The ICJ addresses women’s access to justice for gender based violence in its new Practitioners’ Guide, launched today on International Women’s Day.
Since the early 1990s there has been international recognition of the problem of gender-based violence and awareness that this impairs the ability of women and girls to access and enjoy all the rights that should be available to them as afforded under international law.
However, in 2016, violence against women remains a public health problem of epidemic proportions, thought to affect between 35-70 per cent of all women and girls at some point during their lives.
The ICJ’s 12th Practitioner’s Guide, Women’s Access to Justice for Gender-Based Violence, is designed to support legal practitioners and human rights defenders involved, or interested, in pursuing cases of gender-based violence.
Lasting change to address the root causes of violence against women can only take place as part of a coordinated effort on behalf of multiple stakeholders, however the ICJ believes that legal practitioners and human rights defenders are indispensible to addressing the problem and realizing women’s access to justice.
Access to justice for gender-based violence means that States must implement a range of measures that recognize violence against women as a crime and ensure appropriate procedures are in place that enable investigations, prosecutions and access to effective remedies and reparation.
These measures may, where necessary, include amending or adopting national legislation.
The ICJ produced this Guide as part of an ongoing project on empowering legal practitioners and human rights defenders seeking justice for women.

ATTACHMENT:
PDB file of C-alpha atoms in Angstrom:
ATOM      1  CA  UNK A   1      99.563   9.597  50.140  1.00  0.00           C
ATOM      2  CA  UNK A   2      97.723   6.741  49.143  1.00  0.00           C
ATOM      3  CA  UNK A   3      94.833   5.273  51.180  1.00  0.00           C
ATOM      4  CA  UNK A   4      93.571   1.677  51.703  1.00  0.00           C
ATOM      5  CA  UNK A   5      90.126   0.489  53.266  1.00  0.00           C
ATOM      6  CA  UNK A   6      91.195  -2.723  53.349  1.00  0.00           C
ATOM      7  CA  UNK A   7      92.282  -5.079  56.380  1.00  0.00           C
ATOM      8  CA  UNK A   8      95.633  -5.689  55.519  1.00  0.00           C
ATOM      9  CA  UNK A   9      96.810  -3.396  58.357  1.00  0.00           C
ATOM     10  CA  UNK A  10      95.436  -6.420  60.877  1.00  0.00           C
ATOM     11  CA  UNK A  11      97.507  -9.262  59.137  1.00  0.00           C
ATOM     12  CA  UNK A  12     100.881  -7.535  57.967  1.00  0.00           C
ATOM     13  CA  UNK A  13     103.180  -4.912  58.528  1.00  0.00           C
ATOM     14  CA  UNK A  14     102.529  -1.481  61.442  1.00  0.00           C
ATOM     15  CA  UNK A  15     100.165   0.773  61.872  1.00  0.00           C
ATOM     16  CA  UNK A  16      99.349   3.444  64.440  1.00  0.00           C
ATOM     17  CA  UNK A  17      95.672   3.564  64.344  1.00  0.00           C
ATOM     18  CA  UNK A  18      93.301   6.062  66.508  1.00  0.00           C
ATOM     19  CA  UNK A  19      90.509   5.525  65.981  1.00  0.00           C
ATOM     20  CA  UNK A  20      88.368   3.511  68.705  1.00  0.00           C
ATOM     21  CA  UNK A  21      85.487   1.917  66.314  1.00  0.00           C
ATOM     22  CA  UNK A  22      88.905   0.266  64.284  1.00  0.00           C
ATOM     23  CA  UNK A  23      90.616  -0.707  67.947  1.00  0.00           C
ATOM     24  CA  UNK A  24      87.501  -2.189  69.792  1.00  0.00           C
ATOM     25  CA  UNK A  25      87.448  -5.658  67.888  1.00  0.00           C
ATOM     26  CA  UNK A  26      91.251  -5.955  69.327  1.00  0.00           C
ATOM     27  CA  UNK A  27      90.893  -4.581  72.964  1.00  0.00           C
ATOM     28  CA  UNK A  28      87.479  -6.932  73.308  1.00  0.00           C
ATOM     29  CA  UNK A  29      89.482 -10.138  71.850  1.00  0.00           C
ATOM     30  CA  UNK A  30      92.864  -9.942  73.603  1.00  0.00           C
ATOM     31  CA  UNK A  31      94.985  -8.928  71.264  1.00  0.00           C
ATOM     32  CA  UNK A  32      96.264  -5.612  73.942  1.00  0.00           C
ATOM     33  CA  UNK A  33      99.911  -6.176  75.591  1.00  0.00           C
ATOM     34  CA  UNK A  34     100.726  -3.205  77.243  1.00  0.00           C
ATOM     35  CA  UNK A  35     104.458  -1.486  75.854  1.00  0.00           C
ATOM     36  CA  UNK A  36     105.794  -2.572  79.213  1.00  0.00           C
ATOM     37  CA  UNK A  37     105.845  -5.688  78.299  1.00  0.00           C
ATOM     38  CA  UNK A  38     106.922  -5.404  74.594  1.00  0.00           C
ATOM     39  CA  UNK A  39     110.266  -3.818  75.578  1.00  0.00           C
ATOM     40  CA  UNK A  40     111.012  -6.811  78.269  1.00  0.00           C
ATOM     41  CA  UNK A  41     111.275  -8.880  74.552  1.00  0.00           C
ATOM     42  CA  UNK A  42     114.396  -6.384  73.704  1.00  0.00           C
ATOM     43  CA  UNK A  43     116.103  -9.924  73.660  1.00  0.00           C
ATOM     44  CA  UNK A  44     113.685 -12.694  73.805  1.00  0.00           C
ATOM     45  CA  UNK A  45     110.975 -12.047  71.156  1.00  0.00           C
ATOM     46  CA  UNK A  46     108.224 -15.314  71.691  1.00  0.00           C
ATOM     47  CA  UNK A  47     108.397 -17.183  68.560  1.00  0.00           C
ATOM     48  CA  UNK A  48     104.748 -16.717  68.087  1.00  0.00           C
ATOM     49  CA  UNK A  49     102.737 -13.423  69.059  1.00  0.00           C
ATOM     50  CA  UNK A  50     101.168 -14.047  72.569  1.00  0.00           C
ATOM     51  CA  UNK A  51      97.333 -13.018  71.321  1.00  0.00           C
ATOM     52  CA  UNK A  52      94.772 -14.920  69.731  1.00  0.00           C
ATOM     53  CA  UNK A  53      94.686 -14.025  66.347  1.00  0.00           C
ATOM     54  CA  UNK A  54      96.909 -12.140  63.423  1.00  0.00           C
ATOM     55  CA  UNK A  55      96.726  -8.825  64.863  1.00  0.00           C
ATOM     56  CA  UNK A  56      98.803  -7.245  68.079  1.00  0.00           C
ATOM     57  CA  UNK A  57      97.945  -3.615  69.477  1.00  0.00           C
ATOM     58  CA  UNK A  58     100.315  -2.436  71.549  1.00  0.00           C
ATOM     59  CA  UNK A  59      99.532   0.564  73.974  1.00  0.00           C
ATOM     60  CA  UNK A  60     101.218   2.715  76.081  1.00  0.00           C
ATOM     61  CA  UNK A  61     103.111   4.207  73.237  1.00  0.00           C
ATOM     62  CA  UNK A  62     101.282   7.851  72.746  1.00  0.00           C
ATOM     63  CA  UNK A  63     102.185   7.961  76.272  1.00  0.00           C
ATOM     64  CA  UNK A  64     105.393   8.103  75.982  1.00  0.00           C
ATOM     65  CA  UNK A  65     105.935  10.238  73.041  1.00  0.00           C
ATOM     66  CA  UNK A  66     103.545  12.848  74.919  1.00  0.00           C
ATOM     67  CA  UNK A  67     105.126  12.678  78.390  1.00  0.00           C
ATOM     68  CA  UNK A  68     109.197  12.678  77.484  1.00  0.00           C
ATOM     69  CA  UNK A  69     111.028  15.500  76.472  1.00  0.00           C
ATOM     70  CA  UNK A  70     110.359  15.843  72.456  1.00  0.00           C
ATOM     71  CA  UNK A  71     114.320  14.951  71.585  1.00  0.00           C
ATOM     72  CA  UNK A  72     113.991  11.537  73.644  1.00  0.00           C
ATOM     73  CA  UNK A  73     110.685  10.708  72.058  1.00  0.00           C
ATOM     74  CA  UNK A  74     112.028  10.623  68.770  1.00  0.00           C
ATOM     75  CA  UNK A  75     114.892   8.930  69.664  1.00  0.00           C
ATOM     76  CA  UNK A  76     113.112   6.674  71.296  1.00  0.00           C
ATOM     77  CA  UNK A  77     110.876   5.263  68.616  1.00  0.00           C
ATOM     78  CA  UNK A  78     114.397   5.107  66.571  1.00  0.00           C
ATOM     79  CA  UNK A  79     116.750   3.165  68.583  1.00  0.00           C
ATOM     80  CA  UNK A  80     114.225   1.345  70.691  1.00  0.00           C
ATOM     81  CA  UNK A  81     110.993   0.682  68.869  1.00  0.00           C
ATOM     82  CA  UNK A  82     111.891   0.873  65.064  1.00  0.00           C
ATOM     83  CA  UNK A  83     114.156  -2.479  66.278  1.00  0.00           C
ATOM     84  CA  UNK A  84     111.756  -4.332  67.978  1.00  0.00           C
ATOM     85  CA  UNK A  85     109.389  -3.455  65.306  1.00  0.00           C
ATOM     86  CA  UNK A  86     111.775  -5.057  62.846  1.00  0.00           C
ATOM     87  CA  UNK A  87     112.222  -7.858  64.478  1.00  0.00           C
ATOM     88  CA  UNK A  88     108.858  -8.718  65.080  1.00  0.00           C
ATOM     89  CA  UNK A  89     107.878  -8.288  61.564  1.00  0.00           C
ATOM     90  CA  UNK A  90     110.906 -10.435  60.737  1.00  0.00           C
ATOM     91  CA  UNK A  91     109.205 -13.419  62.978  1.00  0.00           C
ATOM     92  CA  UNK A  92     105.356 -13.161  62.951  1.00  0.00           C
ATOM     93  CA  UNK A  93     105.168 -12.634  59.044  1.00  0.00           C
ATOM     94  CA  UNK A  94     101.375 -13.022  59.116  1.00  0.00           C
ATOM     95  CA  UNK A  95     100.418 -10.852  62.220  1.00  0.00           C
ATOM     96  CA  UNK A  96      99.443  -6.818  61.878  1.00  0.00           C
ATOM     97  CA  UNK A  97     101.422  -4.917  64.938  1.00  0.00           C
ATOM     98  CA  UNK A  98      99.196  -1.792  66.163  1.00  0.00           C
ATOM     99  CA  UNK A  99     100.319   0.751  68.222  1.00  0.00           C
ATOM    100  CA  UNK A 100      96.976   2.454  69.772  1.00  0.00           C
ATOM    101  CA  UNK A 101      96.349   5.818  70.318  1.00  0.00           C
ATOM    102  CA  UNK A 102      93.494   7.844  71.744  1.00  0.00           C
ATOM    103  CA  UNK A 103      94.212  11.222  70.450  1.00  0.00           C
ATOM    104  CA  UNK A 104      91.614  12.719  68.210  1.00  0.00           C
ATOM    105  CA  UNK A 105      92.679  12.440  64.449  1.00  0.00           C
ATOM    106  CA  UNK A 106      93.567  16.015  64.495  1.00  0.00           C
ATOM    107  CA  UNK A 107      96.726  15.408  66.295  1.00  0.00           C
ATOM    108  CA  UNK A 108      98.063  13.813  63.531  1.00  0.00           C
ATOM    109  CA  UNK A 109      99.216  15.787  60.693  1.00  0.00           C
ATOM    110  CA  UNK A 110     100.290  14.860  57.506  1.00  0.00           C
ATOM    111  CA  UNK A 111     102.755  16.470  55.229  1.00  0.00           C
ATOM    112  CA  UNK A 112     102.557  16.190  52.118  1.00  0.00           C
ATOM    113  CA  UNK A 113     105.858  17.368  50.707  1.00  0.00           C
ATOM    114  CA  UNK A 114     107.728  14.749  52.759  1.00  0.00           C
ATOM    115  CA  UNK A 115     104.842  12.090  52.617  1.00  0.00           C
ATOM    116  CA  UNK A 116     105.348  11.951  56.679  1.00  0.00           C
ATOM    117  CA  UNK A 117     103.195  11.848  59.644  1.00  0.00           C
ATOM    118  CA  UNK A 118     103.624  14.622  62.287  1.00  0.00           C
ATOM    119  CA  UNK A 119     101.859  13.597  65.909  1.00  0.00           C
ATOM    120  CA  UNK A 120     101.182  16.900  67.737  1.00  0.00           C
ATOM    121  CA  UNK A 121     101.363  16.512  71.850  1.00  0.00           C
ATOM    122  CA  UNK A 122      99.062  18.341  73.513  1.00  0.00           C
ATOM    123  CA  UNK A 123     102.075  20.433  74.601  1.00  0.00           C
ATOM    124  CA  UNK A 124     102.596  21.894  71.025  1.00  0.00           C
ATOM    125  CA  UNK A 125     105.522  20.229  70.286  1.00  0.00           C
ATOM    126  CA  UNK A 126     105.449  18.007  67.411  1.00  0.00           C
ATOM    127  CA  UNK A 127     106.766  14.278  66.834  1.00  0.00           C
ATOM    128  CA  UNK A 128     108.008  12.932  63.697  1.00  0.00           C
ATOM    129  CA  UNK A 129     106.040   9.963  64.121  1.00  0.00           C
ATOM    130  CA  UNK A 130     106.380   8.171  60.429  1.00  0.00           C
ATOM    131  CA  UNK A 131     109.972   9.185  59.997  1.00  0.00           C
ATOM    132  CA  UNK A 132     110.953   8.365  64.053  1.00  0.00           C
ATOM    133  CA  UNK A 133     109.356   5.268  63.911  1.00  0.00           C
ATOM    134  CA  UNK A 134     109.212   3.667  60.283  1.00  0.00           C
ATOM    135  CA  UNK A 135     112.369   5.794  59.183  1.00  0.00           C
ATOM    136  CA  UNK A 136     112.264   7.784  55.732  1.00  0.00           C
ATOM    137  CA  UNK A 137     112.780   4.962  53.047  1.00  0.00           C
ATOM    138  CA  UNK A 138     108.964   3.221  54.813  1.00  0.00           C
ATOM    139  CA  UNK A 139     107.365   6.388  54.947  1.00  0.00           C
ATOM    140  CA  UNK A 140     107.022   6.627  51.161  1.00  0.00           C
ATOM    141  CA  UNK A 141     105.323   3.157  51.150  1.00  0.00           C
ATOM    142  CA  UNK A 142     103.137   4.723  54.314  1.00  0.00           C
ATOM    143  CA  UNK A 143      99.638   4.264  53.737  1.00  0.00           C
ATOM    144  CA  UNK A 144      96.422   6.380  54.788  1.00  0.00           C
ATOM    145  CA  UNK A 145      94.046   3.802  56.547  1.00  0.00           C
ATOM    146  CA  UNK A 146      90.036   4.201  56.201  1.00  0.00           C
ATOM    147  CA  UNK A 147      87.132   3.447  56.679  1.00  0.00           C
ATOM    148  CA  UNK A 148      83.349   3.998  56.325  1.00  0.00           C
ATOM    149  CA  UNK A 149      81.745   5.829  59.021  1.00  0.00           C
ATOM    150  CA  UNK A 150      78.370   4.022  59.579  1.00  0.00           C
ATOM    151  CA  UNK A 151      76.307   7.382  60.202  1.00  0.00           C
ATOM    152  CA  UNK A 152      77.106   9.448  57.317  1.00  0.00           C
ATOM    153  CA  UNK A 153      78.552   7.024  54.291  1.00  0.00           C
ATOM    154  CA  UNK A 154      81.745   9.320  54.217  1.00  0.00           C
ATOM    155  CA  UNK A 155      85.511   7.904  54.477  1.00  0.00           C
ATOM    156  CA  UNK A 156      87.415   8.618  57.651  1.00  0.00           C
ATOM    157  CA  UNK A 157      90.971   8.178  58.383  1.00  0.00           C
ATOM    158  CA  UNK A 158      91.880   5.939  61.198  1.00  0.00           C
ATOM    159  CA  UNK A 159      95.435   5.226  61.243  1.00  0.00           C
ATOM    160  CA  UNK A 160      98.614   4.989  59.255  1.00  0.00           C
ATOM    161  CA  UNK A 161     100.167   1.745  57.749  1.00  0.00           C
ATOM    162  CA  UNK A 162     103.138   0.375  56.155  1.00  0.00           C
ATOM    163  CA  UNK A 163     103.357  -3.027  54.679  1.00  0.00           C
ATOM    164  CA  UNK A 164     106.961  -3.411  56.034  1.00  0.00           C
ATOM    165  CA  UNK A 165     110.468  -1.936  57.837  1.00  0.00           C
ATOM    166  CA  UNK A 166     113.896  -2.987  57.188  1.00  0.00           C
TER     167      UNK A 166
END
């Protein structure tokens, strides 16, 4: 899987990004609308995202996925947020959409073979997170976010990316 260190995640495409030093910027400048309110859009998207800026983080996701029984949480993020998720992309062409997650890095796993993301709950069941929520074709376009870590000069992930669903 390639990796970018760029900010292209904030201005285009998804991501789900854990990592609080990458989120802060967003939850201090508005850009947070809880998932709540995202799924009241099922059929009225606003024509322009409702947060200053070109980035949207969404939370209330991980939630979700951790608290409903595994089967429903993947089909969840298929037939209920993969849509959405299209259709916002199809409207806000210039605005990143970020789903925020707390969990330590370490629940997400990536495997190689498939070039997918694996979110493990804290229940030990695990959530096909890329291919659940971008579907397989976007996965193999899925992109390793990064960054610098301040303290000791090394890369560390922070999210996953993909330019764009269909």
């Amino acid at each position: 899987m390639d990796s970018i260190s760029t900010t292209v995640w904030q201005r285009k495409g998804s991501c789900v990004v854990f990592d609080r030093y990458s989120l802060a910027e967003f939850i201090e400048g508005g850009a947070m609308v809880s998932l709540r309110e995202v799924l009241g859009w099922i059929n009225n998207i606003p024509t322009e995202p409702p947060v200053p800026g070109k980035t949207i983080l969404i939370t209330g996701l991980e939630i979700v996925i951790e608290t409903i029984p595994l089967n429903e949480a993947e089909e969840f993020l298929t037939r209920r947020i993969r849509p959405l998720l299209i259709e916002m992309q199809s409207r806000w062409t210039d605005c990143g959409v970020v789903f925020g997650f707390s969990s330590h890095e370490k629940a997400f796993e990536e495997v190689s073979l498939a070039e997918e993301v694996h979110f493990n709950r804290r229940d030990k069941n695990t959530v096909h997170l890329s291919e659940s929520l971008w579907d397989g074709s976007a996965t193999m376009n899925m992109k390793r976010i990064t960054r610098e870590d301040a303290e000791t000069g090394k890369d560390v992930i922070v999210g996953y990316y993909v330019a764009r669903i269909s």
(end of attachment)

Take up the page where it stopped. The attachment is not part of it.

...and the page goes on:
Woven into the Guide are commentaries, reflections and recommendations from legal advocates and women human rights defenders from their experiences in this area.
The Guide provides information about regional and international law and standards relevant to gender-based violence, advice on implementing these standards as part of domestic law reform and examples of existing good practice in seeking protection for women.
It also contains a summary of some leading academic literature and civil society commentary and research, signposting users to other in-depth sources where these may be potentially relevant.
The new Guide also addresses the practical issues that are faced by women who have been subject to gender-based violence and the steps that are necessary to secure their access to justice in practice.
It considers women’s experiences of the criminal justice system and reflects on how the justice process deals with women’s safety and need for access to services beyond legal assistance.
The ICJ intends for this guide to be used as a practical tool to assist in navigating individual cases as well as a means of advocating for change on a larger scale.
The ICJ believes that enabling women’s access to justice for gender-based violence will lead to new norms of acceptability, where children and young people are raised to reject gender discrimination and violence.
Practitioners’ Guides seriesPublications